Kenya Airways CEO Allan Kilavuka during the launch of the resumption of international flights at the Jomo Kenyatta International Airport (JKIA) Nairobi on August 1, 2020. [Elvis Ogina,Standard] Back when he had some downtime, Allan Kilavuka would counsel young couples looking to get hitched.
Yes, the man running Kenya Airways says he would volunteer as a pre-marital counsellor, not so much to unwind but to help people. This helped him get his mind off work, and for him the saying that a change is as good as a rest held true. But why counselling?
“I try to do acts of kindness, a principle called ‘becoming human’, which is an idea I came across in a book. It challenges one to give of themselves to other people without expecting reciprocity,” he told the Financial Standard.
But Kilavuka, who has a certificate in psychology from the University of Liverpool, no longer has the time to do this these days owing to the high demands of running a national carrier. And he’s carrying out one of the toughest jobs in town on an 80 per cent pay cut.
KQ’s finances are weak, with the airline facing a daunting list of problems: litigation, with hundreds of millions of shillings on the line; restrictions imposed by Covid-19; a largely demoralised workforce; and rigorous scrutiny from Parliament.
To make matters worse, Kilavuka inherited a company that has been struggling for years. In the airline’s latest accounting results, it reported a net loss of Sh14.3 billion in the first half to June 2020, a 67 per cent decline compared to the Sh8.6 billion loss that KQ reported over a similar period last year. The loss for this latest six-month period is now bigger than what the airline posted for the full year in 2019, which was Sh12.99 billion.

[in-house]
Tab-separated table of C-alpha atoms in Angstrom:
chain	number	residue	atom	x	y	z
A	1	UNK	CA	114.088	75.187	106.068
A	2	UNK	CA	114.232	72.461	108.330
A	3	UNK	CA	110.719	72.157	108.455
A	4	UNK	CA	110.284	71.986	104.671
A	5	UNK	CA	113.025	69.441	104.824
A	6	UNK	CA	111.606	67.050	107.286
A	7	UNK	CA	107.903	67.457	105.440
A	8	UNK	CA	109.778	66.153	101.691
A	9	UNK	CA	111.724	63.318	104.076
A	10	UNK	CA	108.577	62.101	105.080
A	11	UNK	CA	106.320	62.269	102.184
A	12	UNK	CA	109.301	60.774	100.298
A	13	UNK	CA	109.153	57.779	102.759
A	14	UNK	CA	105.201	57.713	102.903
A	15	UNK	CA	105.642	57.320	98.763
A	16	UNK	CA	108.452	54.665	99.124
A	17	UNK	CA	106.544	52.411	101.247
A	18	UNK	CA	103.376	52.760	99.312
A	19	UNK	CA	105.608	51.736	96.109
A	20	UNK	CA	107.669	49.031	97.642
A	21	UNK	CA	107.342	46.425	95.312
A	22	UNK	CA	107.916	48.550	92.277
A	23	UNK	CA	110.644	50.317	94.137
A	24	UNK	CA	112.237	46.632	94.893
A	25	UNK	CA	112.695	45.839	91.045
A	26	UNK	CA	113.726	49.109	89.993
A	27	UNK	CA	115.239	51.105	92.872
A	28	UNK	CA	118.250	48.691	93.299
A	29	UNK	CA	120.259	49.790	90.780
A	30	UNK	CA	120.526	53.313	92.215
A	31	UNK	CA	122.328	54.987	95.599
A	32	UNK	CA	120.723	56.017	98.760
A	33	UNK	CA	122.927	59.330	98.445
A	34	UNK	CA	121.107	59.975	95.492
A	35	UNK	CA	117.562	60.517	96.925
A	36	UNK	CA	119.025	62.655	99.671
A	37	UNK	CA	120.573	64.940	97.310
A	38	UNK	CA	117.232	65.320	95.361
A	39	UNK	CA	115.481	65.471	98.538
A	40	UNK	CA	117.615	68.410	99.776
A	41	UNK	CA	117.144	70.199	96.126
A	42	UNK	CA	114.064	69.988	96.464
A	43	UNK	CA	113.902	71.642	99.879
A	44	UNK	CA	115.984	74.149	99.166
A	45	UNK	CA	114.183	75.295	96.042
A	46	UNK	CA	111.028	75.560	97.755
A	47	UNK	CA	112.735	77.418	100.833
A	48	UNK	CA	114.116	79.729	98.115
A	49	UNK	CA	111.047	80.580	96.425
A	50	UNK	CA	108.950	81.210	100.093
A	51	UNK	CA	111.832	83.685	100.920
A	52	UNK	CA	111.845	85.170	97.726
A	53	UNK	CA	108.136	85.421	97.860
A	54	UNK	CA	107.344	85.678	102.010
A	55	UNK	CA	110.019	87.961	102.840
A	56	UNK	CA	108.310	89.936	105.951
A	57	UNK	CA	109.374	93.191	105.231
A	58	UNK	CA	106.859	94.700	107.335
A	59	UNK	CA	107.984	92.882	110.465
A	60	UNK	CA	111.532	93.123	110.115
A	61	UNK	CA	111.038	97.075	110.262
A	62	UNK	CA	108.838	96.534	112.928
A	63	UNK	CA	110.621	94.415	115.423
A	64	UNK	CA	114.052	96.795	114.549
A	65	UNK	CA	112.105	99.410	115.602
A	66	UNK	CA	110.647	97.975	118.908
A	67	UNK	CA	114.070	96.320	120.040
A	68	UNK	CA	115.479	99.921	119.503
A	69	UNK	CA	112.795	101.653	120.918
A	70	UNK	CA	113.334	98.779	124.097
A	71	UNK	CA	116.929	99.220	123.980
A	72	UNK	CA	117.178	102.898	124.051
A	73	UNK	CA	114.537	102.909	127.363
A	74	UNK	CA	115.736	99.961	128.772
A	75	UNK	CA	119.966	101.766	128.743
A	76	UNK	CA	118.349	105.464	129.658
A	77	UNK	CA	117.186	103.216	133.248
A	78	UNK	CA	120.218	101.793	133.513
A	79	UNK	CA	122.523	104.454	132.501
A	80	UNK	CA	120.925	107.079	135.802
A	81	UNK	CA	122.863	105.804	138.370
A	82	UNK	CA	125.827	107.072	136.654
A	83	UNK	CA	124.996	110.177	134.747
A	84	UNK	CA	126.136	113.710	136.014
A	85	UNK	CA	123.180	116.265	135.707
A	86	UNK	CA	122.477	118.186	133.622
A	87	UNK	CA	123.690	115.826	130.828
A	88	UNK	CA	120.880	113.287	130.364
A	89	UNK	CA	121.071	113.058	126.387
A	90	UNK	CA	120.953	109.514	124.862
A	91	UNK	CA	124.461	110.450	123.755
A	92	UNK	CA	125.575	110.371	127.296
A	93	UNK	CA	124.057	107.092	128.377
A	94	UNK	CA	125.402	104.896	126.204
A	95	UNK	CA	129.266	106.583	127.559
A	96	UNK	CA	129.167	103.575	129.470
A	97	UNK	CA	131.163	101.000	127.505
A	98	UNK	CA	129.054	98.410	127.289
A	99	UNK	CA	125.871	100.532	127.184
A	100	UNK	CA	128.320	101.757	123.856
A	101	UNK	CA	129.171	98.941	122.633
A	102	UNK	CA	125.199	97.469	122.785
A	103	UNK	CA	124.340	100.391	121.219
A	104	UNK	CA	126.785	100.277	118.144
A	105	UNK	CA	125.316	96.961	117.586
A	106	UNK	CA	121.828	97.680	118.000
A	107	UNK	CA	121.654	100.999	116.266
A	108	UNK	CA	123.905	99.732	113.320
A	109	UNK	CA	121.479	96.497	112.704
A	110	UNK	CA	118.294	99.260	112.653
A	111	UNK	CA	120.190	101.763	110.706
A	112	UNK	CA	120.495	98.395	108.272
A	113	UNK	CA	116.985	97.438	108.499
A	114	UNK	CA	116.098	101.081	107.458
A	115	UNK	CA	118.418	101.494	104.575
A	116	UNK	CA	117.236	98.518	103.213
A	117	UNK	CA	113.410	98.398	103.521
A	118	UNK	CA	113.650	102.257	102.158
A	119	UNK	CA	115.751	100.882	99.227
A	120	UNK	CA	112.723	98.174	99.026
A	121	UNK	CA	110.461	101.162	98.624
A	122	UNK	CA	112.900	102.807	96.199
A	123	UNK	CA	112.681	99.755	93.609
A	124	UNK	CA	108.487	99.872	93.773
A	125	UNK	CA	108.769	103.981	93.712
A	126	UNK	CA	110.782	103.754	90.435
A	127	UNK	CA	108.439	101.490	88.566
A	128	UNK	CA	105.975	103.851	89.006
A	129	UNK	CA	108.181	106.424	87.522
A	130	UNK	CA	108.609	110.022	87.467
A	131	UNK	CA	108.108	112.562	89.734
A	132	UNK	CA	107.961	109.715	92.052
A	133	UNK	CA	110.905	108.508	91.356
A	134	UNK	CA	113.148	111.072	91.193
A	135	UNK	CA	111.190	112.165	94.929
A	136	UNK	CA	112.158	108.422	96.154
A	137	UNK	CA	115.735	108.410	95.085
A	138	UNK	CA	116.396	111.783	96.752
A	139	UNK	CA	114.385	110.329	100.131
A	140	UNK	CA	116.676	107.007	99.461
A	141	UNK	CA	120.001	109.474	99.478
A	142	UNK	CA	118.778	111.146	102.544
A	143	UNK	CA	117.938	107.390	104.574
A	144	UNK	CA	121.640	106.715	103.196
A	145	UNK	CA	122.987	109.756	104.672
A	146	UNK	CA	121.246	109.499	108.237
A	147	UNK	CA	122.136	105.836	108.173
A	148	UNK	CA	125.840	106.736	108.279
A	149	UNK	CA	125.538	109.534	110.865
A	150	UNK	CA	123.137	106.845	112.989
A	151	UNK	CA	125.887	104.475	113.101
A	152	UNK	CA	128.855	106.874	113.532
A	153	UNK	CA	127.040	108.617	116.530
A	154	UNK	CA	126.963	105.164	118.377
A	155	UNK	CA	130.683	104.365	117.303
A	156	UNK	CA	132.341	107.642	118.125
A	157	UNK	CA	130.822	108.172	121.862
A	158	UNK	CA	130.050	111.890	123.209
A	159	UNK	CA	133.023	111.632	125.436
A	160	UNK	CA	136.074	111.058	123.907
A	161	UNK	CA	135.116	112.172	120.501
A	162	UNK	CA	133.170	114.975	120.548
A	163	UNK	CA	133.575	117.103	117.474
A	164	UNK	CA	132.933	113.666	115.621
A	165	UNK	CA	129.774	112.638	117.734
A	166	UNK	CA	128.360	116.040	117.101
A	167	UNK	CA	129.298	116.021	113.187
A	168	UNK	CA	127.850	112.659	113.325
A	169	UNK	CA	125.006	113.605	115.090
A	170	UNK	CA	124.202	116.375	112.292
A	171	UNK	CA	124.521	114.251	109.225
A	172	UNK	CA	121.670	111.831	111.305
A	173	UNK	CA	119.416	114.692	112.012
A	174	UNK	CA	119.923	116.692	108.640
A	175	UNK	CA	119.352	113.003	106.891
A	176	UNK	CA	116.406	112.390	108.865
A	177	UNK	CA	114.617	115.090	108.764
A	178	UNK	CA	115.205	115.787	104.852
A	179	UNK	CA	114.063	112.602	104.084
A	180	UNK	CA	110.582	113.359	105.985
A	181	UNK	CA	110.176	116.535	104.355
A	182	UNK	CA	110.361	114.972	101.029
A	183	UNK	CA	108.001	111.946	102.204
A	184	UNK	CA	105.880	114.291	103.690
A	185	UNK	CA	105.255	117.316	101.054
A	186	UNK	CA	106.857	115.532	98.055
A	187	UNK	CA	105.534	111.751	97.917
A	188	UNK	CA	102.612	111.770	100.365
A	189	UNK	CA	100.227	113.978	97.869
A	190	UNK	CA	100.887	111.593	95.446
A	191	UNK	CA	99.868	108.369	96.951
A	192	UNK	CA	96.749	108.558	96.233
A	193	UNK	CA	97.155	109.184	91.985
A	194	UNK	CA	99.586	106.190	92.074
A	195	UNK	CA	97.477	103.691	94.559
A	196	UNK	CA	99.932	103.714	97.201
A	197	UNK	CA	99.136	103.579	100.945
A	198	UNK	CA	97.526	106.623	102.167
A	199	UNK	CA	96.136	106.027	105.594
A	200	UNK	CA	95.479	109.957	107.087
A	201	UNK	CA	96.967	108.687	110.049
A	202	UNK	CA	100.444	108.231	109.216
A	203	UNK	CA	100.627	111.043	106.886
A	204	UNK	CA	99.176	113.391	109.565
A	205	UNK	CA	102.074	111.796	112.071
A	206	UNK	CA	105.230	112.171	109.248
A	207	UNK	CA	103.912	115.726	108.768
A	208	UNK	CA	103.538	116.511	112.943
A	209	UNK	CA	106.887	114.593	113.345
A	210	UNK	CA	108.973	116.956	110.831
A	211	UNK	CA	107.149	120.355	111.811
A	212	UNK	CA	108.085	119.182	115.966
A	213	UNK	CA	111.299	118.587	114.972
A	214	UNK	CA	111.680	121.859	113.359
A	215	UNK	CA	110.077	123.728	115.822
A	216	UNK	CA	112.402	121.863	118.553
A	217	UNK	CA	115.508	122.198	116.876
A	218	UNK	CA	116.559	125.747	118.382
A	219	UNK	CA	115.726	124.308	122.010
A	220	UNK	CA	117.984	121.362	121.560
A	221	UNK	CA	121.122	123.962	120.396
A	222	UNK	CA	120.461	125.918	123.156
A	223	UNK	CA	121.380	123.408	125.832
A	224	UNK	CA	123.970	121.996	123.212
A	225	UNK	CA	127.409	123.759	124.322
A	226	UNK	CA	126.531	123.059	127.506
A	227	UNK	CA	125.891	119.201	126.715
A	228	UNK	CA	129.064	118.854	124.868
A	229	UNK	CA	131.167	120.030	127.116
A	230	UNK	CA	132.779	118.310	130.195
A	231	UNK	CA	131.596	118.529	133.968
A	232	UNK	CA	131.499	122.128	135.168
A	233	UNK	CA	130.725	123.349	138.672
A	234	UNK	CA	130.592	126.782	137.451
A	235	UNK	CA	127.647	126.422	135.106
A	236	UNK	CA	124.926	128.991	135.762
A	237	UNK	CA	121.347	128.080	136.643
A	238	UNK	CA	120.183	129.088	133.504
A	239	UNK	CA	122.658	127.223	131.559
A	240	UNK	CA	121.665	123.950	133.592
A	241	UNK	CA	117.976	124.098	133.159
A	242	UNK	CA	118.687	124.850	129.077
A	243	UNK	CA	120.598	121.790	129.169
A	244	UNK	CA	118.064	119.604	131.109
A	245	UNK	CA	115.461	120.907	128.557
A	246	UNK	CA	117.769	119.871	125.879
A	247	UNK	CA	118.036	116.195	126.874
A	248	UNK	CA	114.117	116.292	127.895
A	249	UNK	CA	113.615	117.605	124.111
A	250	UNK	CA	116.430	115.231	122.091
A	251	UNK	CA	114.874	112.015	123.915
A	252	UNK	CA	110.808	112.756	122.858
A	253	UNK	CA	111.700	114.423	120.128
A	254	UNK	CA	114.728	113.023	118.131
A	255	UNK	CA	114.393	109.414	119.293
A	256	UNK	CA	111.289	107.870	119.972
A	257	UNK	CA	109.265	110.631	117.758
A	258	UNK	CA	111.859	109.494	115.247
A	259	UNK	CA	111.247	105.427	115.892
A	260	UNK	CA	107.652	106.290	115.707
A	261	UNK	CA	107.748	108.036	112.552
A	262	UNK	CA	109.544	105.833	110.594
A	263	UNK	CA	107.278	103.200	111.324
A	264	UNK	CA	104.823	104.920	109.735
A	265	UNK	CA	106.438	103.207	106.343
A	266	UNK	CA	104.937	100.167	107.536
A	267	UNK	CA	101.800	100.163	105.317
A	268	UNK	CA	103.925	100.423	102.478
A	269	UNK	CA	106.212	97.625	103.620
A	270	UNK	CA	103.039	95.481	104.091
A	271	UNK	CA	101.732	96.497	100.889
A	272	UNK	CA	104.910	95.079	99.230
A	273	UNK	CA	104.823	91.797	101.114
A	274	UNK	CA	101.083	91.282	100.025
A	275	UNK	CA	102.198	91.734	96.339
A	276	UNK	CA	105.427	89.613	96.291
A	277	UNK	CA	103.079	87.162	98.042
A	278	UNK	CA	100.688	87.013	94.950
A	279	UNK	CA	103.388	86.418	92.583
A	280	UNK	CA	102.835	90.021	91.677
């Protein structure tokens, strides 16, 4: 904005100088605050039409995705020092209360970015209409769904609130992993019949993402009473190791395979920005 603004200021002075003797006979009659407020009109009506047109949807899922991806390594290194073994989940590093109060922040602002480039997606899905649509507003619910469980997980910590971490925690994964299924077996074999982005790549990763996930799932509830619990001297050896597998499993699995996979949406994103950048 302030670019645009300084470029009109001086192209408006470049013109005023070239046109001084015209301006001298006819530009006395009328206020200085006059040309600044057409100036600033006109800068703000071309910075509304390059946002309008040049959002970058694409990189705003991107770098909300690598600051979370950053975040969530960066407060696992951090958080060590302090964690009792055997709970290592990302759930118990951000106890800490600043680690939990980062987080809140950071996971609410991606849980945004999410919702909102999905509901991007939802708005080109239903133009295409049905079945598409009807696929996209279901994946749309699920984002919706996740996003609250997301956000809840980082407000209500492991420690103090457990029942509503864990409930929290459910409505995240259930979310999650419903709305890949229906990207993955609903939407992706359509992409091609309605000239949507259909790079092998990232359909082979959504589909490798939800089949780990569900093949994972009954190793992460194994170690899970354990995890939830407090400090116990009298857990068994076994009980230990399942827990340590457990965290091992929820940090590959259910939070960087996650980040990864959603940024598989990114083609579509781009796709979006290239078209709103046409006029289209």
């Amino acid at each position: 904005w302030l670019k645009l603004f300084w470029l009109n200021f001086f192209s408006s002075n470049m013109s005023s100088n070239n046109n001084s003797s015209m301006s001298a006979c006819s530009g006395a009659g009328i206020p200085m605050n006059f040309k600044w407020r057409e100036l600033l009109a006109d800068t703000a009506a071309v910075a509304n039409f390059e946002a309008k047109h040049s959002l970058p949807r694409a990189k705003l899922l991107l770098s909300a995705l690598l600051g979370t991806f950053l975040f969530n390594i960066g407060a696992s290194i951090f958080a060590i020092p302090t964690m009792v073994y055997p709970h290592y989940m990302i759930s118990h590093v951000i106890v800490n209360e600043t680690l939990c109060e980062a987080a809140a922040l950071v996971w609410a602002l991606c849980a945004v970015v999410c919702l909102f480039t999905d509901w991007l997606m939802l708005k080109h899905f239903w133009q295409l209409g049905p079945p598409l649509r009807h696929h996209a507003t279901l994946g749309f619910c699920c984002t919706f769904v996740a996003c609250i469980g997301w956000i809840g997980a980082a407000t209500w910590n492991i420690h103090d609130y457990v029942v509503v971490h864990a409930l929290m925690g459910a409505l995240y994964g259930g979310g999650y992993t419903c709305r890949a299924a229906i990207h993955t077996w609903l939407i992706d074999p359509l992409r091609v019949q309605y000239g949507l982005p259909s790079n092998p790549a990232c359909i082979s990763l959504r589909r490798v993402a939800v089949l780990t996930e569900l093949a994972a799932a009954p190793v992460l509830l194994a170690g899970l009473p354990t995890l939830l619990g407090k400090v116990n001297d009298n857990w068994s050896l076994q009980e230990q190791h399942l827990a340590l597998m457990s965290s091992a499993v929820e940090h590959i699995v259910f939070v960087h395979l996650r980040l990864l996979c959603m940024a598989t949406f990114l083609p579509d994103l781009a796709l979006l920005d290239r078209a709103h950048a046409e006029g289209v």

Will his marriage-saving skills help save the national carrier? It’s a big ask.
In mid-March, nearly all the airline’s operations were grounded except for cargo, which earned limited revenue. Even so, KQ was unable to take full advantage of the cargo business due to few freighters operating during the peak of the Covid-19 pandemic. Over the first six months of this year, cargo volumes went down by more than 9,000 tonnes to 22,451 tonnes from 31,819 tonnes over a similar period last year.
The carrier also slashed staff salaries by between 25 per cent and 75 per cent, depending on the job cadre. Kilavuka has to […]